Modern armor is bullet resistant, not bulletproof. With enough ballistic energy, soft armor can be pierced. This means that body armor is a balanced compromise, with wearability and comfort balanced against effectiveness. The result is a vest that is thin, light and comfortable enough that officers will wear it, even in the warmer climates, and still efficient enough to stop the most likely bullets. One can always build a heavier vest, but if it is uncomfortable enough, officers won't wear it. Then all benefit is lost.
Modern armor does not deflect bullets. Rather, the armor catches the bullet, dispersing its energy across a wider area of fabric, thereby preventing penetration. Think of the difference between a thrown baseball and a hunting arrow launched from a bow. Upon impact, the arrow focuses all of its energy on a very small part of the target. As the arrow's point enters the target, the arrowhead's shape opens a larger wound, which allows the bulk of the projectile to pass through.
Conversely, a baseball thrown with the same energy behind it will hit a larger area of the target's surface, but the energy is spread over a larger area; the energy is dissipated without penetration.
Early soft body armor was made of nylon (a polyamide) and had fairly poor ballistic performance. It required many thick layers for increased effectiveness. Today, the high strength fibers that are used in the production of bullet resistant panels for soft body armor are of two primary types, 1) high performance polyethylene fibers, otherwise known as HPPE, and 2) aramid fibers. Honeywell's Spectra® and DSM's Dyneema® are HPPE fibers. DuPont's Kevlar® and Teijin Twaron's Twaron® are aramid fibers.
Believe it or not, HPPE fibers are made of the same basic materials that go into plastic milk cartons--but with a different structure--and they are capable of very good ballistic performance. Due to the chemical structure of these HPPE fibers, they are actually more like a plastic than a fiber, thus movement of air and release of moisture through the fabric is much more difficult. Many armor manufacturers have worked diligently to engineer solutions to these two problems.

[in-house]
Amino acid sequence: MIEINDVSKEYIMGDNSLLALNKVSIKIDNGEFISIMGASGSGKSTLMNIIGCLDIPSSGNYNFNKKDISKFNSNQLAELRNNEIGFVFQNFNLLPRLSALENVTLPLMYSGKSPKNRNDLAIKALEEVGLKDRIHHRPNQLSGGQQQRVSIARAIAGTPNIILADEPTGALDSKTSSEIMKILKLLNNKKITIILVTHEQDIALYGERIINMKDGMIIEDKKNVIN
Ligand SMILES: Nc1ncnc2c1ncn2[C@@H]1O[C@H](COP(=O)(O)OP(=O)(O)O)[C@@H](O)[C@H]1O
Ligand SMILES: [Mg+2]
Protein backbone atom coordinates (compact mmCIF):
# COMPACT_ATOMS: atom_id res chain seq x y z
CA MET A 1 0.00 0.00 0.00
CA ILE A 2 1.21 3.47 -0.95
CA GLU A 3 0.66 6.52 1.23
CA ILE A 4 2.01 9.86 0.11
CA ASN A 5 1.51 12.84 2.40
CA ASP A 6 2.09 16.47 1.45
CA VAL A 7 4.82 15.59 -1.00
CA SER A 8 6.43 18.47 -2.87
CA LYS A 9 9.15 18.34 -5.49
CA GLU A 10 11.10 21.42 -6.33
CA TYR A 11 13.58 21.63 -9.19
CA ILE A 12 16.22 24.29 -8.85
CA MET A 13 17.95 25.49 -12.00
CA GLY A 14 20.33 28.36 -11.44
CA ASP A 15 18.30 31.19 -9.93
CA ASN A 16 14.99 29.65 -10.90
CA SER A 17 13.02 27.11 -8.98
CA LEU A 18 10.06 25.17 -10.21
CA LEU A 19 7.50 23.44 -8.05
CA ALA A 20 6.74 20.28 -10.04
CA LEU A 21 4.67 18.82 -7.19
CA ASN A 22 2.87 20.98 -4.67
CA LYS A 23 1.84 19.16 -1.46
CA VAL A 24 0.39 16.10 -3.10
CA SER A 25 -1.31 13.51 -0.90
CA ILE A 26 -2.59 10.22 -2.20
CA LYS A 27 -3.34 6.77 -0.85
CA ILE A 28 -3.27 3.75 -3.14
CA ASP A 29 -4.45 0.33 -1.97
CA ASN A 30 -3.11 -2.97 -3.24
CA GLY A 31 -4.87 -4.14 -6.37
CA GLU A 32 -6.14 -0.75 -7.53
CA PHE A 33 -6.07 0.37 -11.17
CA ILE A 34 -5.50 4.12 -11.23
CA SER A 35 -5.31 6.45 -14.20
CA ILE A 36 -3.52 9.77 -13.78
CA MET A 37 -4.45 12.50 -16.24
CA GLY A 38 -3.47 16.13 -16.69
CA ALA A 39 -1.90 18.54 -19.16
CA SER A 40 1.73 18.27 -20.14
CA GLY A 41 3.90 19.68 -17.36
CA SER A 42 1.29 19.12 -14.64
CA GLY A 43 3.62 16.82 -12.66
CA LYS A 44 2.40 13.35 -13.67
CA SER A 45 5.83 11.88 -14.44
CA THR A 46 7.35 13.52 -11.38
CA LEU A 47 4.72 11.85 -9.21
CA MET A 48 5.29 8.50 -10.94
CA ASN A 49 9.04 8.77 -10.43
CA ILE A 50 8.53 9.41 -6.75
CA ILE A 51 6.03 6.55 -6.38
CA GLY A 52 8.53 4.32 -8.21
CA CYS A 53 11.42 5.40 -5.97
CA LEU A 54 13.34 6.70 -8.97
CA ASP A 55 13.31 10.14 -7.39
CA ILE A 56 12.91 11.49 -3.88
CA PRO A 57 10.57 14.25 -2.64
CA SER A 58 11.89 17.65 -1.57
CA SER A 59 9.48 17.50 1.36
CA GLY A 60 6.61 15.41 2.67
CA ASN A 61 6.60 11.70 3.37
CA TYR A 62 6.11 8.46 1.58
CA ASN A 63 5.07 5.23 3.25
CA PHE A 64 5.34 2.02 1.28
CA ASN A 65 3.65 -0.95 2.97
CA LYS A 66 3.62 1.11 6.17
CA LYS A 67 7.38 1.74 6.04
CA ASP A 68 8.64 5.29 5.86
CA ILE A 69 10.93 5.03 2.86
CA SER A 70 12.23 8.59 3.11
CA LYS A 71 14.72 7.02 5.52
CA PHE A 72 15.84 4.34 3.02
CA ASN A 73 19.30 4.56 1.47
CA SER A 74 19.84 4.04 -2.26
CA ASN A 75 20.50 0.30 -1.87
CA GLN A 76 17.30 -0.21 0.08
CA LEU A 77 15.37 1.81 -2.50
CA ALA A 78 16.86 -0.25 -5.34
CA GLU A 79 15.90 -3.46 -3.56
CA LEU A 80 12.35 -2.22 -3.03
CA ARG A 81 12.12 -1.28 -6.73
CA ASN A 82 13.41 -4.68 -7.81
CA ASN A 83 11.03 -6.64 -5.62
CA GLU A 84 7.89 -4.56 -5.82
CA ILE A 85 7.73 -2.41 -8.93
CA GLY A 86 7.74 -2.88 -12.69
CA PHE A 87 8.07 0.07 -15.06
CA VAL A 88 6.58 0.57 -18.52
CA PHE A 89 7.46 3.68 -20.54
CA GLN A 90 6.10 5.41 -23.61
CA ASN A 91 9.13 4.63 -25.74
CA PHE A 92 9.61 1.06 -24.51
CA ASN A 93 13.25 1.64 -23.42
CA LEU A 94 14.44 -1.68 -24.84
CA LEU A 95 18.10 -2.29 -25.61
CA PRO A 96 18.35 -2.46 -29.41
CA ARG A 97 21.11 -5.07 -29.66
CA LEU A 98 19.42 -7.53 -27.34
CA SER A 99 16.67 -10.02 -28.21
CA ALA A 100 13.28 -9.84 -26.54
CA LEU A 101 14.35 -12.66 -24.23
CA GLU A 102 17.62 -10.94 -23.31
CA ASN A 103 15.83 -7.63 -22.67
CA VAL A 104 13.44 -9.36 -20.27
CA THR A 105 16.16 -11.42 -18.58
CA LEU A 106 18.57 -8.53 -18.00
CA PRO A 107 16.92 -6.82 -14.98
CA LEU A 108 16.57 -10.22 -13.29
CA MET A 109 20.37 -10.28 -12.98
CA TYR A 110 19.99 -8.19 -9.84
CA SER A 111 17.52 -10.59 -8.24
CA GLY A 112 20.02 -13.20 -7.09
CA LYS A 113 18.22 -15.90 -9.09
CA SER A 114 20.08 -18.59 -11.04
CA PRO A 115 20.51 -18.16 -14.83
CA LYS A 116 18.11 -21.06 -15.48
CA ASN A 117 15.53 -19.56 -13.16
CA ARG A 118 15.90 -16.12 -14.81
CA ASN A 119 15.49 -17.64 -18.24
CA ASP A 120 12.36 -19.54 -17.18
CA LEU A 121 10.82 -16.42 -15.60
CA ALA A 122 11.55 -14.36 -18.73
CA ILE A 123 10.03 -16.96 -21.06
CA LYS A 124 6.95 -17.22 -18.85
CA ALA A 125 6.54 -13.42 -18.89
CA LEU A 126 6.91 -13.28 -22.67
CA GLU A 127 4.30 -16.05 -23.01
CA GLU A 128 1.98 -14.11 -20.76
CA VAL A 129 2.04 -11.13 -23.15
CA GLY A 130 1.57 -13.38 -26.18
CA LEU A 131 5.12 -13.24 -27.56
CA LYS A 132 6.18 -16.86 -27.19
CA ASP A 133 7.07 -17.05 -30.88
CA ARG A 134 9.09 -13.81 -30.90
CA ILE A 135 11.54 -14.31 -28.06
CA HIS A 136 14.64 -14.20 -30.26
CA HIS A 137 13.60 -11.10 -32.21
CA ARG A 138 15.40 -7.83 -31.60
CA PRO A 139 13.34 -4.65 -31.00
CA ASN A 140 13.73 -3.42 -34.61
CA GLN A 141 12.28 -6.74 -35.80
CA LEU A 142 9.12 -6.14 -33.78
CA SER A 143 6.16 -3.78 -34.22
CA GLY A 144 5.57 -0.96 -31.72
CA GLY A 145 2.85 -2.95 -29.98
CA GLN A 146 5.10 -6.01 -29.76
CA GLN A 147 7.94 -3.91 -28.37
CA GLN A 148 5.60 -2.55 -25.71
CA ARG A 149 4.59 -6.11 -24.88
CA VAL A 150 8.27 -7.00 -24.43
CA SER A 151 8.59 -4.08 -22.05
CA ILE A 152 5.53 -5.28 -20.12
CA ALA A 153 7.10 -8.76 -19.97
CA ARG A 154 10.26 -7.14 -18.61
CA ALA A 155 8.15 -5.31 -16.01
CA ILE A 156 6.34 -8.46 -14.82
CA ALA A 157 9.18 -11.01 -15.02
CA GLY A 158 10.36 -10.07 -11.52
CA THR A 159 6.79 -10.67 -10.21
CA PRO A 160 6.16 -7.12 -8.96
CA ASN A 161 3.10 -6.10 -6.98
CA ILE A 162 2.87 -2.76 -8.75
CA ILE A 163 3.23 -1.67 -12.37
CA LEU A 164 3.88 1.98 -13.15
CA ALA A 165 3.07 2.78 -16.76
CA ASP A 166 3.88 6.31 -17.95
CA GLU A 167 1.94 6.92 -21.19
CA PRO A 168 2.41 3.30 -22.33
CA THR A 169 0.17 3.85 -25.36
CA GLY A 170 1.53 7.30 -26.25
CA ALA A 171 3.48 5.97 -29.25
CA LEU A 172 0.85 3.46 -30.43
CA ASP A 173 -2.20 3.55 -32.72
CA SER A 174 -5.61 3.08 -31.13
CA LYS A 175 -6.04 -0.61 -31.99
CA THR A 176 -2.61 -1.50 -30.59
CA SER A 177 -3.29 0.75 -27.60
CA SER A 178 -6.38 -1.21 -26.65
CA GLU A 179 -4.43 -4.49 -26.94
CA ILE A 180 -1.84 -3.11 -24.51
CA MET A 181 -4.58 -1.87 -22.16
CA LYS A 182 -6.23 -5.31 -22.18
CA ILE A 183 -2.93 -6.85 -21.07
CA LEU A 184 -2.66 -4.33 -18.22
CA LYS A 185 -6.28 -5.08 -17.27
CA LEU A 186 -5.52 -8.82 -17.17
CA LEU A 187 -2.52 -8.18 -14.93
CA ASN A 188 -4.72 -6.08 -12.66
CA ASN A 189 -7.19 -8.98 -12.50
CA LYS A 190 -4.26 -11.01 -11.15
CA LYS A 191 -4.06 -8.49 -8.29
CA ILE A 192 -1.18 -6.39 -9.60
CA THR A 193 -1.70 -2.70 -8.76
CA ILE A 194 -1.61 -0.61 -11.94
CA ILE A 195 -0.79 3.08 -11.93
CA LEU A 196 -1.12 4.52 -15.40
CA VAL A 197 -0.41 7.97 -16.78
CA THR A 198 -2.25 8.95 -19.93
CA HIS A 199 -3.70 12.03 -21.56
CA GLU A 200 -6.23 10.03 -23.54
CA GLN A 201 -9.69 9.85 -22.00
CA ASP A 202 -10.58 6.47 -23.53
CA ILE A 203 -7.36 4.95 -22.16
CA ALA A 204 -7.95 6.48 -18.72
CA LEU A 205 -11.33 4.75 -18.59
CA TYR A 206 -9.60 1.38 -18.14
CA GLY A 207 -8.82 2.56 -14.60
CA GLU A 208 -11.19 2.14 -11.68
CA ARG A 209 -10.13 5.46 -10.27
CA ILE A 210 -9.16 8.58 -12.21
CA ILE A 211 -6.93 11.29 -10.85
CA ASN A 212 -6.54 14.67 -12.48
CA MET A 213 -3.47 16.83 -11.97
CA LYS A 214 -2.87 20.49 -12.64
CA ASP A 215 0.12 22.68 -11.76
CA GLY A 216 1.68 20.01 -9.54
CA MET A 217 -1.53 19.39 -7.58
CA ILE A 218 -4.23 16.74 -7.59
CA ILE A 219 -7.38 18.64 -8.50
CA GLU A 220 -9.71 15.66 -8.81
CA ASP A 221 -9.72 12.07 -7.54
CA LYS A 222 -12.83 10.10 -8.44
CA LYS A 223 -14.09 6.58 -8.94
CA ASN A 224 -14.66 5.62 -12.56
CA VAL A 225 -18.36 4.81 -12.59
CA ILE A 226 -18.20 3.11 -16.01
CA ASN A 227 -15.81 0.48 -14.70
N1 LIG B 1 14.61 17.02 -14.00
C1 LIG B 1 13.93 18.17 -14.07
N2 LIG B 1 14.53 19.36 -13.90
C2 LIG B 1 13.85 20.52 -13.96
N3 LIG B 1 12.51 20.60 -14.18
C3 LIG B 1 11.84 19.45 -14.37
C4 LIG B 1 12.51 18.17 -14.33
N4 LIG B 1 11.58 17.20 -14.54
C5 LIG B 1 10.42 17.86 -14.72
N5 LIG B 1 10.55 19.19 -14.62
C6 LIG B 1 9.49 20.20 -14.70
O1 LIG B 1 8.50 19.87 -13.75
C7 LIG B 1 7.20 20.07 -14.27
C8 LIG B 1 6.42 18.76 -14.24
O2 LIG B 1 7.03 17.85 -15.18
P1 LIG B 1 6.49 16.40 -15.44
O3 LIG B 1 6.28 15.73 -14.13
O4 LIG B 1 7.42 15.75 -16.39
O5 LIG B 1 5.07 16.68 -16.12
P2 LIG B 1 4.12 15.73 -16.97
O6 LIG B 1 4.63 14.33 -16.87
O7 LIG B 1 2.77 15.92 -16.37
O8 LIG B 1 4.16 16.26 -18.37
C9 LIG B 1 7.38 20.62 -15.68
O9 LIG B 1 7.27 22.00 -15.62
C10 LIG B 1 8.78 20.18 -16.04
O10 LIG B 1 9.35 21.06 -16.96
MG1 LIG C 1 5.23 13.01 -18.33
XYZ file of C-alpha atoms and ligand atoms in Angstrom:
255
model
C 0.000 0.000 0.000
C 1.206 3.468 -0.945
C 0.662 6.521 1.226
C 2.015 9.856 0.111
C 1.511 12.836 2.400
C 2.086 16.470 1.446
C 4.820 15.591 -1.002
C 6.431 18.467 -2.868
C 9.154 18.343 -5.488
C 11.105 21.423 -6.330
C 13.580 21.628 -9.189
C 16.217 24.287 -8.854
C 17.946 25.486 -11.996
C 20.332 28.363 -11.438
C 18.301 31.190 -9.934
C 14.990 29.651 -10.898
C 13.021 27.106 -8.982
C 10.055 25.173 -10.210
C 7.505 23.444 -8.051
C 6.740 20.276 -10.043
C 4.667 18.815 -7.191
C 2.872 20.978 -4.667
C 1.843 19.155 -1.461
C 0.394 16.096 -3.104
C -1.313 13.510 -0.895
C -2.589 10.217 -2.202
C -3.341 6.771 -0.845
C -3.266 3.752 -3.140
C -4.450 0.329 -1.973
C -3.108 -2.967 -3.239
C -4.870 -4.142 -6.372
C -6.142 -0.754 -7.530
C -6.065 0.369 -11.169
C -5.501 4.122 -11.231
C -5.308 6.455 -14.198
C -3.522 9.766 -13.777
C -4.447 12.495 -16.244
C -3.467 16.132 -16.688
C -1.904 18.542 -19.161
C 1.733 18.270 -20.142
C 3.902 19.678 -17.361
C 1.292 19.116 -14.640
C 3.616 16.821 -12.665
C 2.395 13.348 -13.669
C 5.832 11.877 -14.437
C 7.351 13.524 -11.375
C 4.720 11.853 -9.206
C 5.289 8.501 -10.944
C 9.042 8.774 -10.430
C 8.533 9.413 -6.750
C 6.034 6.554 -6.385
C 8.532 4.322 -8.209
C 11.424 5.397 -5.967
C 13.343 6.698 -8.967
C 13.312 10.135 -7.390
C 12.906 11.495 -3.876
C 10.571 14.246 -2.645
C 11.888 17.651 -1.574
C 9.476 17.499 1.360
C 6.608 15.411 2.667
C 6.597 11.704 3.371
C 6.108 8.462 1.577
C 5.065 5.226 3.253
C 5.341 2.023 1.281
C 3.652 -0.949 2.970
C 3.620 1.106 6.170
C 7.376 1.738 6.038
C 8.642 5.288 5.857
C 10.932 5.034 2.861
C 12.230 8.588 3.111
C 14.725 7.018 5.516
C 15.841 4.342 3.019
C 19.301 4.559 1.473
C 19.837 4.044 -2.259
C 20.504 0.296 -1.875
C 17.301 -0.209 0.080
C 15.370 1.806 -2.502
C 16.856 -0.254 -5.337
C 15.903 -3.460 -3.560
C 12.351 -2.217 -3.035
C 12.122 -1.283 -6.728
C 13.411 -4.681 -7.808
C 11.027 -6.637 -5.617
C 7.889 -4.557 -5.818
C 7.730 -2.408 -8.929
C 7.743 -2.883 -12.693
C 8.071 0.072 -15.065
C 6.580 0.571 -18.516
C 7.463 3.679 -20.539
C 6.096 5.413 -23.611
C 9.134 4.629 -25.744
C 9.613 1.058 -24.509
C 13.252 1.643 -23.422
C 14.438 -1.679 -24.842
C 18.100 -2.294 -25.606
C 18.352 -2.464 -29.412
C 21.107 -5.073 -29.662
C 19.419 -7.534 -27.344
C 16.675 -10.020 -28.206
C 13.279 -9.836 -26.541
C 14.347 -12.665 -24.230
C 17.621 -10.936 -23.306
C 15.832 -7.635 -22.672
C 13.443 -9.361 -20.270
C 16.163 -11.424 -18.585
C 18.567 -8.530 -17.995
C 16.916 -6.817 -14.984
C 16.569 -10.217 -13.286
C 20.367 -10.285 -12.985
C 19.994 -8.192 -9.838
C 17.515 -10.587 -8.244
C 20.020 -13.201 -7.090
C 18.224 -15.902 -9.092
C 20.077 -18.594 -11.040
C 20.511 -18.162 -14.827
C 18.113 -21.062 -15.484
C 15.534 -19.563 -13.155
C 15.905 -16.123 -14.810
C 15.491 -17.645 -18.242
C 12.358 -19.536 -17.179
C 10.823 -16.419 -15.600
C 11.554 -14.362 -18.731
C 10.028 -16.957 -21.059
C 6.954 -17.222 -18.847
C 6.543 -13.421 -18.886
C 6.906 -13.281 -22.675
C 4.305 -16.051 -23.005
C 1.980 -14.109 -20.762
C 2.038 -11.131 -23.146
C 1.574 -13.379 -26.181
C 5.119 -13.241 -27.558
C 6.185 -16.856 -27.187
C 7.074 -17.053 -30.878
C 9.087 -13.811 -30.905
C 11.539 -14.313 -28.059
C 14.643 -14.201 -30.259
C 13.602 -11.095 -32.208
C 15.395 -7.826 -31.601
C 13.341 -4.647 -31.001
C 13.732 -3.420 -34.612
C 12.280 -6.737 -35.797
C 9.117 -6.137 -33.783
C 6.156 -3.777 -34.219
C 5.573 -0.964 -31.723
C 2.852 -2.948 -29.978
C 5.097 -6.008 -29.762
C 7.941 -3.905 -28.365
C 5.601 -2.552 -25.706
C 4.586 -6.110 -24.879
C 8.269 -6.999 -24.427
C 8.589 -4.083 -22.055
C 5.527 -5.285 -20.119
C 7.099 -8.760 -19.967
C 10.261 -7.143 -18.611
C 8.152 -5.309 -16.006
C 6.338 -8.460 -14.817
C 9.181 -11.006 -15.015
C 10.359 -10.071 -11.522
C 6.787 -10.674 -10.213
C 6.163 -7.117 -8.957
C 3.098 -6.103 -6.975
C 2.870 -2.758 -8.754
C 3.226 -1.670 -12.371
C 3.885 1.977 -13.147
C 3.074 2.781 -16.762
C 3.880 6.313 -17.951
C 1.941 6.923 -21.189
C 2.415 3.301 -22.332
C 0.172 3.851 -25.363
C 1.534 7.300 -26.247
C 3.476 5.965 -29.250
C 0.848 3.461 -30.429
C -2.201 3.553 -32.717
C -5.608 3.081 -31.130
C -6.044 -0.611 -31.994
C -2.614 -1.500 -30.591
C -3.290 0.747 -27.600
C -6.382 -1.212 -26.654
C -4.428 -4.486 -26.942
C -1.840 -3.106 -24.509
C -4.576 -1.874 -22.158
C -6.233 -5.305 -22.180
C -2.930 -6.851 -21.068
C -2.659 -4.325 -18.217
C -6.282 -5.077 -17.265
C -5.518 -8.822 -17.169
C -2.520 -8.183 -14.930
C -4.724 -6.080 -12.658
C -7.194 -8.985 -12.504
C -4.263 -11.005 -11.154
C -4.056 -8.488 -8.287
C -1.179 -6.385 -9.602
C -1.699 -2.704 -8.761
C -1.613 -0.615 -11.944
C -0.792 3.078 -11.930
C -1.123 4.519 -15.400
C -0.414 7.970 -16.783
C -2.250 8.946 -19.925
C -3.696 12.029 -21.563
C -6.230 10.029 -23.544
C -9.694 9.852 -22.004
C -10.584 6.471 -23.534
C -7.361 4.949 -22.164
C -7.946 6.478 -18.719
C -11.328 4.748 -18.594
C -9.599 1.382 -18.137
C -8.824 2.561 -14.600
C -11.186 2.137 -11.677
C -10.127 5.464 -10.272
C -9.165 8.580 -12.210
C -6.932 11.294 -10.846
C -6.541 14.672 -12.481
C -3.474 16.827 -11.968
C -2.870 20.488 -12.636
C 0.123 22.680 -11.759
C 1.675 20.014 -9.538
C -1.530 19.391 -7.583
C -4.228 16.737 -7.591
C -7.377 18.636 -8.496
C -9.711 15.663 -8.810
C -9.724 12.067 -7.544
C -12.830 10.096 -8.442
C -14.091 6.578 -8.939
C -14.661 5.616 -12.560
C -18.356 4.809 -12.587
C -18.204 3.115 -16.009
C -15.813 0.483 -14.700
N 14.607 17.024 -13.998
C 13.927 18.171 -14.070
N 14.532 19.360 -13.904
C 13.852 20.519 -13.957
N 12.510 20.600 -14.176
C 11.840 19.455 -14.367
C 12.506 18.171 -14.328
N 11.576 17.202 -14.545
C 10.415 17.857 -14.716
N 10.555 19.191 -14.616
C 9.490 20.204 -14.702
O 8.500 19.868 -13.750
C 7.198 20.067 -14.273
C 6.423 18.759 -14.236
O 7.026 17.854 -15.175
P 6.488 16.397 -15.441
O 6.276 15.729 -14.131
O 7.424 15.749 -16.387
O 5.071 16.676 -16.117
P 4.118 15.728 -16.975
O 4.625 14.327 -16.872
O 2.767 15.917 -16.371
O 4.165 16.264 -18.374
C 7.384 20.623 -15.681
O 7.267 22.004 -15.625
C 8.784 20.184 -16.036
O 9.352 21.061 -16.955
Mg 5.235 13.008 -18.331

Aramid fibers were developed in the mid-1960s by DuPont. Aramids are a subgroup of polyamides (nylon). However, due to differences in their molecular structure, they are capable of much greater ballistic performance. These are multifilament synthetic fibers characterized by very low flammability and no melting point, as well as very good fabric integrity at higher temperatures. Aramids contain aromatic rings--chemical structures that are very strong. These rings are combined into long molecules that are very linear in nature. These structures have to have some "give", but not too much. A good analogy is a glass window as opposed to a Plexiglas window: glass is brittle, a bee that flies into it will bounce off, but a baseball will shatter it. Plexiglas, on the other hand, has some give. A baseball will bounce off, but a bullet will penetrate it. The degree to which the window is resistant to a force hitting it is a function of the mass and velocity of the object combined with the flexible structure of the window.
By the way--consider this: when a bullet strikes a piece of bullet resistant material, that material has to instantly slow the projectile from a speed of perhaps 1,400 feet per second to zero feet per second. That is a tremendous amount of energy--where does it go? The law of conservation of energy tells us that it has to go somewhere--it doesn't just disappear. It travels outwards, along the strands of bullet resistant fiber, dissipating as it goes, while some is conveyed through the ballistic panel (although the projectile is stopped, some of the energy continues forward as it diminishes). The challenge for body armor fiber manufacturers, fabric weavers, and armor manufacturers, is to develop products that will dissipate the energy in the proper ratio, so that the projectile will stop and the energy will dissipate with minimal injury to the wearer.